New technologies and innovations have revolutionized society since prehistoric times, from the wheel and writing to gunpowder, the printing press, human flight, etc.—the list goes on and on. But that technologically driven societal change does not happen in a vacuum, especially in modern times.
Company scandals like those Wells Fargo, Volkswagen, and Facebook have experienced cost millions of dollars every year—sometimes billions of dollars. Public company scandals obviously test public and consumer trust, but they also test the resolve and trust of employees.
In November 2018, tens of thousands of Google employees around the world walked out in protest over the company’s handling of sexual harassment claims, among other grievances.
Facebook is not exempt from involvement in the growing learning and development (L&D) industry, as the company announced in 2018 that it aims to train 1 million people by 2020 with its new Learn with Facebook site. So far, it seems to be well on its way toward reaching this goal.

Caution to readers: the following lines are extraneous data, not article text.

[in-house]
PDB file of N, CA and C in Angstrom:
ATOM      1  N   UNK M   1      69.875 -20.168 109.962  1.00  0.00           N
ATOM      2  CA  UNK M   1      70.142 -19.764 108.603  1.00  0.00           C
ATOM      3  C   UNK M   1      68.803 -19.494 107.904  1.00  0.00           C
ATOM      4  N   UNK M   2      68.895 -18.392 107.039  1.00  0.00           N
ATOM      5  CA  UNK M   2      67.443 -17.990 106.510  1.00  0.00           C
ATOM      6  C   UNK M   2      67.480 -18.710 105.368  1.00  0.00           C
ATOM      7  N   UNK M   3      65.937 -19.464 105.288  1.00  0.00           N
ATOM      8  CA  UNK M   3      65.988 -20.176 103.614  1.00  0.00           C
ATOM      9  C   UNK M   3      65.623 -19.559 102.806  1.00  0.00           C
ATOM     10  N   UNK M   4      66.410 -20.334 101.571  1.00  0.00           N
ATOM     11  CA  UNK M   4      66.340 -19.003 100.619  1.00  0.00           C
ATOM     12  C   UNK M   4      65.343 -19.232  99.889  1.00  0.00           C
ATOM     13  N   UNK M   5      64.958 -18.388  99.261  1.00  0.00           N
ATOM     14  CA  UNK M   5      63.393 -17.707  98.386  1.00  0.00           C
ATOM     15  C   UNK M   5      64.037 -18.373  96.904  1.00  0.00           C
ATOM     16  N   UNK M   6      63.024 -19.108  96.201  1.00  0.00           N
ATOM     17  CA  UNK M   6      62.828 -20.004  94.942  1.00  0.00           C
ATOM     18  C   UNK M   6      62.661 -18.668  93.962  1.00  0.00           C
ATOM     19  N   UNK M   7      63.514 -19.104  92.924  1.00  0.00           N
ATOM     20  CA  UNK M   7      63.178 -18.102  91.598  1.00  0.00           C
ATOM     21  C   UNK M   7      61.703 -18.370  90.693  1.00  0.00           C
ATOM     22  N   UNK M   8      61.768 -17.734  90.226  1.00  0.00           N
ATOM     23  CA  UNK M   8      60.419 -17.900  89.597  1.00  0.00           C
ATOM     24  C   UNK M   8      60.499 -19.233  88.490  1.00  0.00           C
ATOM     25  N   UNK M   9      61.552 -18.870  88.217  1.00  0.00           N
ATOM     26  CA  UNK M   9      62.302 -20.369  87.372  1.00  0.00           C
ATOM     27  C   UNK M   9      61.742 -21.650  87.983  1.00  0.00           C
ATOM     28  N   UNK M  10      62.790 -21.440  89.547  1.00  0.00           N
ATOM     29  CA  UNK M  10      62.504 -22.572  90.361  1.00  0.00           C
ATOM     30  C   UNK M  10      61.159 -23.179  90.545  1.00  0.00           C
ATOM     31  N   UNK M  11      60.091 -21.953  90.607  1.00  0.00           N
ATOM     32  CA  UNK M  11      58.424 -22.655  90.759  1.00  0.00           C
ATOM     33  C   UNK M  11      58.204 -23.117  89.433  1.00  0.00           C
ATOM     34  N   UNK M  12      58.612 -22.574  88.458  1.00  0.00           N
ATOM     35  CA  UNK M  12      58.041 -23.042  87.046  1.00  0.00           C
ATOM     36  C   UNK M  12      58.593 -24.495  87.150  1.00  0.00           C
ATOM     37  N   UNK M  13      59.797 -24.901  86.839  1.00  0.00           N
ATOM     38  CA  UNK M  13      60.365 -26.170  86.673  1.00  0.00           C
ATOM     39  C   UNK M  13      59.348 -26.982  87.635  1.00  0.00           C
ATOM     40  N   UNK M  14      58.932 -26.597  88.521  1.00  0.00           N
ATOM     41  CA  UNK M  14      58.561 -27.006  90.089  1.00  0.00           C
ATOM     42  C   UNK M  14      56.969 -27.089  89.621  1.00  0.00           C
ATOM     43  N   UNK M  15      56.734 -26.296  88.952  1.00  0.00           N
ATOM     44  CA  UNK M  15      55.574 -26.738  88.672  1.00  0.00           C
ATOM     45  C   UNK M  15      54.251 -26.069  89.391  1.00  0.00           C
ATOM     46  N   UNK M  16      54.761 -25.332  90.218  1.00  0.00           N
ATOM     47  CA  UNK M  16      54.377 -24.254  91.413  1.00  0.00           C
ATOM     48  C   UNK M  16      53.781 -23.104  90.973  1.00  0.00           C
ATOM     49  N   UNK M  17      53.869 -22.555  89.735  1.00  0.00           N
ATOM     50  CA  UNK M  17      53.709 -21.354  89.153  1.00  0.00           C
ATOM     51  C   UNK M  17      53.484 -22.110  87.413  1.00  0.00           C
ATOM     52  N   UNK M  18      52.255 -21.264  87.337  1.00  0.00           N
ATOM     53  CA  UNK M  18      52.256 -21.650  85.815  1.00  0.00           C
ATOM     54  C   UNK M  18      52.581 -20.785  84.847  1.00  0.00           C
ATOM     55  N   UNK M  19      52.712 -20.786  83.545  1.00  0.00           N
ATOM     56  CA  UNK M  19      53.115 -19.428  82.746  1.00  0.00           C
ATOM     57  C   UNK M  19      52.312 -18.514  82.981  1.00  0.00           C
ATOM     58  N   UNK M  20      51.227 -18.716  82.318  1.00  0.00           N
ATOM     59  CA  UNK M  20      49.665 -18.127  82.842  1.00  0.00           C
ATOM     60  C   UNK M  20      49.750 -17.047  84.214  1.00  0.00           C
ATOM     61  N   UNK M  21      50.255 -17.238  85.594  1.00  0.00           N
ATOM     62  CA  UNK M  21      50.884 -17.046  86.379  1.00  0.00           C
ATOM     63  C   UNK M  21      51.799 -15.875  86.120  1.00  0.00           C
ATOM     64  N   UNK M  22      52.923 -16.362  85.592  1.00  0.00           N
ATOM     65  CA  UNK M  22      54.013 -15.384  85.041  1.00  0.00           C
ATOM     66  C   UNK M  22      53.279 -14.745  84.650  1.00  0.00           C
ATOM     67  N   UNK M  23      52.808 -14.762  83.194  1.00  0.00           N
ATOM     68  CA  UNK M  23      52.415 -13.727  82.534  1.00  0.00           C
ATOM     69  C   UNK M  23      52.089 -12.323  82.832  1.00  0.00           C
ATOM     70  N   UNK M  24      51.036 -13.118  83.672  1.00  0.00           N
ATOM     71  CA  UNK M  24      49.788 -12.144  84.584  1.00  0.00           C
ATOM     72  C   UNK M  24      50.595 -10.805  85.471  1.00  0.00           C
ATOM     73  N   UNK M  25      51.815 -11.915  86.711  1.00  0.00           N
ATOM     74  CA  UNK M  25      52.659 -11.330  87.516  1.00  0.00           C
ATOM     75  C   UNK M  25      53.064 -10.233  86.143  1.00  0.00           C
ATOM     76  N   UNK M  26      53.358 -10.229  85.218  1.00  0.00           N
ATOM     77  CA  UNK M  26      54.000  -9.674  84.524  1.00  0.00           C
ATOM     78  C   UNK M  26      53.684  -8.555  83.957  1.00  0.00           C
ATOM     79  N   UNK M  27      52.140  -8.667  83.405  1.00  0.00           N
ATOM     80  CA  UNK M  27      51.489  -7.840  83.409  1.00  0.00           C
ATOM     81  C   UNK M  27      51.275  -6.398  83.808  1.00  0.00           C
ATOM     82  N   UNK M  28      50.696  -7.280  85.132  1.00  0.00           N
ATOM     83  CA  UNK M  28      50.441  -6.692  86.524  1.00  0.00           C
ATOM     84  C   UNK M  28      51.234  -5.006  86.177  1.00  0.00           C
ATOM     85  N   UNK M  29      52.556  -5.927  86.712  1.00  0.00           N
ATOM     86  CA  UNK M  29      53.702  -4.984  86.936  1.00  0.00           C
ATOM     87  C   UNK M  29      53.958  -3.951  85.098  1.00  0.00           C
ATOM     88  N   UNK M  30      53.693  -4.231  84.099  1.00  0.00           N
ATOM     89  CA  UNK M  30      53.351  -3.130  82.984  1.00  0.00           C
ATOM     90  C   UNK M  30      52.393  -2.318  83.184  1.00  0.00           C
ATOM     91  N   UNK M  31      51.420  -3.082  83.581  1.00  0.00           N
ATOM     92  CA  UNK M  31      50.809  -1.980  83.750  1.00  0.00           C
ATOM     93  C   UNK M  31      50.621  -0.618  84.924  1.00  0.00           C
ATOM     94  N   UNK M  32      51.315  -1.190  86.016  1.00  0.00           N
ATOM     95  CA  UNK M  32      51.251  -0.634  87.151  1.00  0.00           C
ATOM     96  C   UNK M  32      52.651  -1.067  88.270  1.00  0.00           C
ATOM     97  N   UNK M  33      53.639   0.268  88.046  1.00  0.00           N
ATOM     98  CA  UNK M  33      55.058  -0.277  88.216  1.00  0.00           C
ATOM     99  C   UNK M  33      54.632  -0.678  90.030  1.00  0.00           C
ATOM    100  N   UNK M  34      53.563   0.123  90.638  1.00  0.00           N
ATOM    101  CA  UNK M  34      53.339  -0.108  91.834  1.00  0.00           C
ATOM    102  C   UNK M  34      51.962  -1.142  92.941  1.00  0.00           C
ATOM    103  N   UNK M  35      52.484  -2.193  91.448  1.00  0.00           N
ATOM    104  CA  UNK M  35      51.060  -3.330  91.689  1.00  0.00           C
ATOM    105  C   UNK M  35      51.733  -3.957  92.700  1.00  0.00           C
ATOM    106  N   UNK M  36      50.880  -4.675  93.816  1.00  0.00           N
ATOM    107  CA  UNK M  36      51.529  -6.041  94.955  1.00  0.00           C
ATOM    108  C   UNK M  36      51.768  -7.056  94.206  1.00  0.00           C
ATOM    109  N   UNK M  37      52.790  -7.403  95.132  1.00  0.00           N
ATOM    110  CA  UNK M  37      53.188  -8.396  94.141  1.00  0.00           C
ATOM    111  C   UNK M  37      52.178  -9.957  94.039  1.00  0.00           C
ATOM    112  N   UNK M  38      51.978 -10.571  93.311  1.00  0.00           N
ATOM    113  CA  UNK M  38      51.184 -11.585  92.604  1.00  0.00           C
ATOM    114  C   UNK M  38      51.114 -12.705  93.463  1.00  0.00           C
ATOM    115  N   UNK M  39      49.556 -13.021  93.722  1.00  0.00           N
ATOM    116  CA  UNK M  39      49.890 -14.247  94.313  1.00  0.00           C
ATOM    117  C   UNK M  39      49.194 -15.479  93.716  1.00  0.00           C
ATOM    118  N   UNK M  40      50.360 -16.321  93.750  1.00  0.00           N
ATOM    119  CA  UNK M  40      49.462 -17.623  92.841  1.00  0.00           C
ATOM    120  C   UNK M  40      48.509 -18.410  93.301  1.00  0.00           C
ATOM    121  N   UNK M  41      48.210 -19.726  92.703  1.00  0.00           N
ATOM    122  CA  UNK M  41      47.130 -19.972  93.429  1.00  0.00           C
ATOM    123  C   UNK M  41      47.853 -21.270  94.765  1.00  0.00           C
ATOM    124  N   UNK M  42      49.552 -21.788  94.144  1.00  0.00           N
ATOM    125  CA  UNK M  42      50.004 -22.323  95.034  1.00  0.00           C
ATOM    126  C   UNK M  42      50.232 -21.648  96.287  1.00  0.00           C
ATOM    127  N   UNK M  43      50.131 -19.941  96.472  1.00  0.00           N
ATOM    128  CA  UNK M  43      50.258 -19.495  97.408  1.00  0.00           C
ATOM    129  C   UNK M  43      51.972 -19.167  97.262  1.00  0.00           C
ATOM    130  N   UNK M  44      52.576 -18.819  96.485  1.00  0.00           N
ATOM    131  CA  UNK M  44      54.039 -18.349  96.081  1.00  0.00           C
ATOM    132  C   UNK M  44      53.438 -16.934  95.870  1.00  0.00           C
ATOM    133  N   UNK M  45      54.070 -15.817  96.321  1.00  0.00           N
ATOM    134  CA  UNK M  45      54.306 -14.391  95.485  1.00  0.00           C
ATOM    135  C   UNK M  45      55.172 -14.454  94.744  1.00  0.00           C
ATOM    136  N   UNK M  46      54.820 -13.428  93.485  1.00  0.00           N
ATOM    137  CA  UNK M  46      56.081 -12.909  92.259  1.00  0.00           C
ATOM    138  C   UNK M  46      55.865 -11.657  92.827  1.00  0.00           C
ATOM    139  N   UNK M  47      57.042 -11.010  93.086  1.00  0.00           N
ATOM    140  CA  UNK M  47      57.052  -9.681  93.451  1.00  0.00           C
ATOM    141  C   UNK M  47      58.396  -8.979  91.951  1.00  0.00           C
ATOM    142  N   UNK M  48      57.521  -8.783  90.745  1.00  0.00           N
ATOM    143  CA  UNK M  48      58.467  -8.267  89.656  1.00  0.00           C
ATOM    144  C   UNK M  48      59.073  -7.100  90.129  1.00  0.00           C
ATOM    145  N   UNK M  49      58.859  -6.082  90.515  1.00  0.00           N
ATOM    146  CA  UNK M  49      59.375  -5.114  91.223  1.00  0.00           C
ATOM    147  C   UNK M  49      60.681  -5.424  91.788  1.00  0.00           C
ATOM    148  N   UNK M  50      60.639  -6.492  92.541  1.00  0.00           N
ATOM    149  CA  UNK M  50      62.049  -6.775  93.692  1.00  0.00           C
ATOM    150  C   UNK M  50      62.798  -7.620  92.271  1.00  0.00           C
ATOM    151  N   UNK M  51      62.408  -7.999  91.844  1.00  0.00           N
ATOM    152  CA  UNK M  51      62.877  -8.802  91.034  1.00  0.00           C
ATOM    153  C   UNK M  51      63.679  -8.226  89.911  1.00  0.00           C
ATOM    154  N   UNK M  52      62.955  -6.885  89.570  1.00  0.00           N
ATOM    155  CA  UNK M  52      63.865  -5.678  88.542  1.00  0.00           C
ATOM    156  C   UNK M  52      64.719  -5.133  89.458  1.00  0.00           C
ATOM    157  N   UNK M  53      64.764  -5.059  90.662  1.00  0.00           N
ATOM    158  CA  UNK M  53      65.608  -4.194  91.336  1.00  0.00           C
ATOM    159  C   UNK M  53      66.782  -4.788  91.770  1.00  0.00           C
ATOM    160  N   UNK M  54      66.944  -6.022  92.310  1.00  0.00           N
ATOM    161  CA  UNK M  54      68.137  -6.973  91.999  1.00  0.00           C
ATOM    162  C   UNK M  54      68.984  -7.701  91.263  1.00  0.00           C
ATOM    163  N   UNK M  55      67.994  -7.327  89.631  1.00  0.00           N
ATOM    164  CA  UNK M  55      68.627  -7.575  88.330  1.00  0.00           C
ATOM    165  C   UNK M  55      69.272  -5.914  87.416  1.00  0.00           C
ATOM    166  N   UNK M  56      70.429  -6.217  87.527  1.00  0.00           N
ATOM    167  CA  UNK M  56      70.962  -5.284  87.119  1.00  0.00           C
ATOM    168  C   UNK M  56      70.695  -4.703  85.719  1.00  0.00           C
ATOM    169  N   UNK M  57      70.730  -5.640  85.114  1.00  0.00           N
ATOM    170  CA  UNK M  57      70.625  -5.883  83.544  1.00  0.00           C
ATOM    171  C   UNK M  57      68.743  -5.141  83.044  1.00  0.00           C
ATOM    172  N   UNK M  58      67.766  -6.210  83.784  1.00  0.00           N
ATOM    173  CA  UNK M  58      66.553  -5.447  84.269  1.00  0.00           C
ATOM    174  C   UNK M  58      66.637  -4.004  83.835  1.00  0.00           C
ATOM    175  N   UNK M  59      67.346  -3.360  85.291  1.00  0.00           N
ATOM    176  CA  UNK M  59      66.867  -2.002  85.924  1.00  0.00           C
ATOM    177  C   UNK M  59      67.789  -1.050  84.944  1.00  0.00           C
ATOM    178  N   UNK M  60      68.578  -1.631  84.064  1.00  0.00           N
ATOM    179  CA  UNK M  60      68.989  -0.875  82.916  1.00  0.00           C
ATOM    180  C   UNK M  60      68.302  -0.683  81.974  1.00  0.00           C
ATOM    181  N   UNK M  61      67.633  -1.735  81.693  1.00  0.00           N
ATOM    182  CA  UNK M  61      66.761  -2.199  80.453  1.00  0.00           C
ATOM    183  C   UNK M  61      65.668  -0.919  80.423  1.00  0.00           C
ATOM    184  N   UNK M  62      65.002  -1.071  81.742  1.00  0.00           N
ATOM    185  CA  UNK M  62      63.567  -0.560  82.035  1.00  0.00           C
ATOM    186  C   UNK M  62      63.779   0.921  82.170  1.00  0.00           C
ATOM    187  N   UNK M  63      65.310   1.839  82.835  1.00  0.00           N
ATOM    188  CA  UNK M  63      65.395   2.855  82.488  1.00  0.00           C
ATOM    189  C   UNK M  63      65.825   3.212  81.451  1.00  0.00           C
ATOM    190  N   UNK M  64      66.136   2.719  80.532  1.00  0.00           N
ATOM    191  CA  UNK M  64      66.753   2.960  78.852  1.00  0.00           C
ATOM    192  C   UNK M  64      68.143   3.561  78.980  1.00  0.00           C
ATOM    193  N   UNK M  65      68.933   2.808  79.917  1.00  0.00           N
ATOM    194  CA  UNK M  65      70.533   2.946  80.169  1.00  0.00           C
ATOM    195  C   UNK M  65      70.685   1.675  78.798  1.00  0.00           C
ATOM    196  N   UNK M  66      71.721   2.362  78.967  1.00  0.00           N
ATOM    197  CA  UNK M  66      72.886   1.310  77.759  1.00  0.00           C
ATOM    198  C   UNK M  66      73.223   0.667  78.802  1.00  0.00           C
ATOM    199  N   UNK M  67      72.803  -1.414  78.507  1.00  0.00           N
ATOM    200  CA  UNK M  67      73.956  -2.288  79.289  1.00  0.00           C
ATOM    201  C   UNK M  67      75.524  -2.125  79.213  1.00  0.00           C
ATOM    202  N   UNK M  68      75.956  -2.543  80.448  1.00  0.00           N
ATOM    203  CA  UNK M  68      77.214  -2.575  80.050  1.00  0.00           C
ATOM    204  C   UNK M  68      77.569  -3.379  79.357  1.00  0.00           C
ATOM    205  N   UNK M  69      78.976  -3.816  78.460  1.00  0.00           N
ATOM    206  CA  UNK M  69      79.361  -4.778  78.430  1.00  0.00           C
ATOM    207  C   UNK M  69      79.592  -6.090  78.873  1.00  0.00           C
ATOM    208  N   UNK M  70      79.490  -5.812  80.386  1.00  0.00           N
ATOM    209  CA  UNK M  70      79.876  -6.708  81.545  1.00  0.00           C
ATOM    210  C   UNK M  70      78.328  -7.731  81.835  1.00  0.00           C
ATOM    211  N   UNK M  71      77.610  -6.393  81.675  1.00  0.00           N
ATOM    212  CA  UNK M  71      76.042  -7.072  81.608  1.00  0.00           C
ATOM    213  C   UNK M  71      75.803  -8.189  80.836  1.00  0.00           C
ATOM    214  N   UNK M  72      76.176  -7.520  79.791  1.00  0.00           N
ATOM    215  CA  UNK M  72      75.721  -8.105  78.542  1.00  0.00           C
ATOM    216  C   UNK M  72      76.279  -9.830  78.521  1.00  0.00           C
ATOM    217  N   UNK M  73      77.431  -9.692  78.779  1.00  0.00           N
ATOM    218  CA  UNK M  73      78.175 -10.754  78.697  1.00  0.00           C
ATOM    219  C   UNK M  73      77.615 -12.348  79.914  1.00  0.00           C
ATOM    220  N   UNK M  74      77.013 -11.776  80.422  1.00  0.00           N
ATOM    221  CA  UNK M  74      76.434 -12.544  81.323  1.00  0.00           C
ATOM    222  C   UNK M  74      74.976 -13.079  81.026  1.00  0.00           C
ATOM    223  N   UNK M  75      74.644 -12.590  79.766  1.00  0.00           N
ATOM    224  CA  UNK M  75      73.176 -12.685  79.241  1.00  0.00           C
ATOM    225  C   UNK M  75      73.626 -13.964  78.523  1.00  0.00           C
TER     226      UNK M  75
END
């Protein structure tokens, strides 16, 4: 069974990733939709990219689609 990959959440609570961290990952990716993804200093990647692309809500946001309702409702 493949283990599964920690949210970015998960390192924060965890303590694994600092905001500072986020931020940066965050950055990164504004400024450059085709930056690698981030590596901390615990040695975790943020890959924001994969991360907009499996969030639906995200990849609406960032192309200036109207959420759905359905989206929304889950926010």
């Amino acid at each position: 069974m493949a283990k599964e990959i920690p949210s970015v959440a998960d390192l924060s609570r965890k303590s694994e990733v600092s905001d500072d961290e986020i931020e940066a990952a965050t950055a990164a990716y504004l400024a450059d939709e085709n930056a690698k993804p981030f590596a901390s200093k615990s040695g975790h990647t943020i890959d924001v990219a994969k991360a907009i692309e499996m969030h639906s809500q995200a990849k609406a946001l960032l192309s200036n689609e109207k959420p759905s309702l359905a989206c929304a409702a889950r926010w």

Yesterday’s post highlighted some of the reasons why you’ll want to implement social learning this year, in addition to the fact that it will likely outpace on-demand remote learning soon.
Facebook has released a new skill-building site: Learn with Facebook. Here’s what you need to know about it.
Facebook has been in the news a lot lately in a climate increasingly concerned about both privacy and “fake news.” Pundits are pointing to Facebook’s woes as fodder for understanding about the types of leadership foibles that can lead a company down a slippery slope from a public sentiment standpoint.
One of the primary functions of a Human Resources department is to be aware of and ensure compliance with a wide range of laws and regulations involving workplace conduct, such as sexual harassment and various forms of discrimination.
There’s little doubt that the Internet has greatly contributed to workplace efficiency and productivity over the last couple decades. E-mail has made real-time, written communication far easier than ever before, and new technologies have provided the ability to share computer screens and hold virtual face-to-face meetings—not to mention the ability to conduct research without sifting […]
It’s widely recognized and reported that there is a growing skills gap in the American workplace. The skills gap is the idea that even though there may be employees available to fill open positions, they often lack the required skills and experience to do those jobs effectively.